You’ve finished your latest masterpiece, and you know it’s the best one so far this month. Drink in that enjoyment, toast your talents, and taste how sweet it is. You may be able to enjoy that piece yet for a while in your studio. Don’t bid farewell just yet!
After all, whether you sell a work of art or not depends less on how good it is than on a list of totally unrelated issues going on in your viewer’s mind.
That doesn’t mean you’re powerless—it just means you must use your powers of communication to discover the decisions your viewers are making. Those decisions will either lead them to buy, or to walk away.
The last time I moved, I brought a full load of art to a house with more windows and way more light. That meant I had to decide the usual what/went/where, plus, all the while taking into account the new environmental conditions.
None of that would be obvious to an artist whose work I’m perusing—but it all plays into my decision!
Get inside the buying process
People who study how people buy things say we go through at least five stages:
• Need recognition
• Information search
• Comparison of alternatives
• Decision and reasons to purchase
• Post purchase behavior
For items we buy regularly, these stages happen in a flash.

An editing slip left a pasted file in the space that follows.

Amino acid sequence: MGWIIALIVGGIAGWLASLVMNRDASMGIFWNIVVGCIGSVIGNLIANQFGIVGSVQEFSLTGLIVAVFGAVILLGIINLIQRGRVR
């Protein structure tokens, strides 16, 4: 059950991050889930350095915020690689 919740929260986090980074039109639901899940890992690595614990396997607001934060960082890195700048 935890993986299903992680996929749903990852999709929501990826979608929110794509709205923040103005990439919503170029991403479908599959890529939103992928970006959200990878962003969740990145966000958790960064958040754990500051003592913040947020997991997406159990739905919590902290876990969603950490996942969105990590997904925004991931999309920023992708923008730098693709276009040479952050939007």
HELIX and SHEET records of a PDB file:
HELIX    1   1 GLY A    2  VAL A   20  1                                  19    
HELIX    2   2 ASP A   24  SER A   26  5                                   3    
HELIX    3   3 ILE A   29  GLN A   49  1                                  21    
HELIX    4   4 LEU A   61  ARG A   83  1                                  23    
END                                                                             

For example, we buy a coffee every day at the same coffee shop because we’ve already checked off all the boxes in our list of criteria. The coffee is good; it’s fair trade; it’s within budget; the shop ison the way to where we go all the time; this place is better than one two blocks down, etc.
Of course we all know that selling art is more complex.
Discover what your viewer is thinking
If you only think in terms of “selling” your art to anyone who will buy, you’ll miss the cues that give you the power of presenting the perfect piece to a willing buyer.
Any time I want to buy a new piece of art, I also want to avoid buyers’ remorse. My thoughts run along these lines and the process takes as long as it takes:
• What do I want to add or change in my environment?
• Where will I find that item? What will I replace?
• Who can help me find the art?
• What price am I willing to pay?
• What are my criteria for this amount of money?
• When will I buy it?
• What will I do after I buy it?
Once I narrow the field from many options to THE choice, more questions pop up:
• Do I really really really like it?
• Do I really need it?
• Is it worth the money?
• Can I afford the piece now or justify credit?
• Where will I put it?
• Who else makes these?
• Can I get a better one elsewhere for the same or less money?
• How well does this artist handle customer service?
Think about your last three “missed sales” and compare your circumstances to my lists above. Do any of these statements ring a bell? Maybe something similar that the potential buyer said, before the conversation ended without a sale?
Align your needs with the buyer’s needs
The best way to make a sale is to consider everything you say and do through a lens of understanding the buyer. Ideally, you’ll be able to offer a particular piece for a particular reason that makes sense to that particular person.